Tympanal hearing organs of insects emit distortion–product otoacoustic emissions (DPOAEs), which in mammals are used as indicator for nonlinear cochlear amplification, and which are highly vulnerable to manipulations interfering with the animal’s physiological state. Although in previous studies, evidence was provided for the involvement of auditory mechanoreceptors, the source of DPOAE generation and possible active mechanisms in tympanal organs remained unknown. Using laser Doppler vibrometry in the locust ear, we show that DPOAEs mechanically emerge at the tympanum region where the auditory mechanoreceptors are attached. Those emission-coupled vibrations differed remarkably from tympanum waves evoked by external pure tones of the same frequency, in terms of wave propagation, energy distribution, and location of amplitude maxima. Selective inactivation of the auditory receptor cells by mechanical lesions did not affect the tympanum’s response to external pure tones, but abolished the emission’s displacement amplitude peak. These findings provide evidence that tympanal auditory receptors, comparable to the situation in mammals, comprise the required nonlinear response characteristics, which during two-tone stimulation lead to additional, highly localized deflections of the tympanum.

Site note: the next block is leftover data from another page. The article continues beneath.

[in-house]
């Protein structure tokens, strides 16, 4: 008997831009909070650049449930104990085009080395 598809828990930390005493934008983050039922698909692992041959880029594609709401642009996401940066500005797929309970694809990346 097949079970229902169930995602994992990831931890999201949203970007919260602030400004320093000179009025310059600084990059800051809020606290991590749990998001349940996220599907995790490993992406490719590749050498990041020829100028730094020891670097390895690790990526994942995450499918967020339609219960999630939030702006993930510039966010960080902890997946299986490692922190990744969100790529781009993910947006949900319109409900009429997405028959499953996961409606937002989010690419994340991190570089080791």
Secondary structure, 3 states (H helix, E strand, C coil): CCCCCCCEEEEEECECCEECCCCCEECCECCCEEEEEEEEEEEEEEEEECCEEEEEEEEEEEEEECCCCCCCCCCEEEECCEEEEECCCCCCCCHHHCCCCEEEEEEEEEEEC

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This project was supported by a grant from the Deutsche Forschungsgemeinschaft (No. 841/1-1), and by a “Nachwuchswissenschaftler/innen im Fokus” grant from the Goethe-Universität, Frankfurt, Germany. All experiments performed in this study comply with the “Principle of Animal Care”, Pub. no. 86–23, revised 1985, of the NIH, and with the current laws in Germany.
Conflict of interest
The authors declare that they have no conflict of interest.
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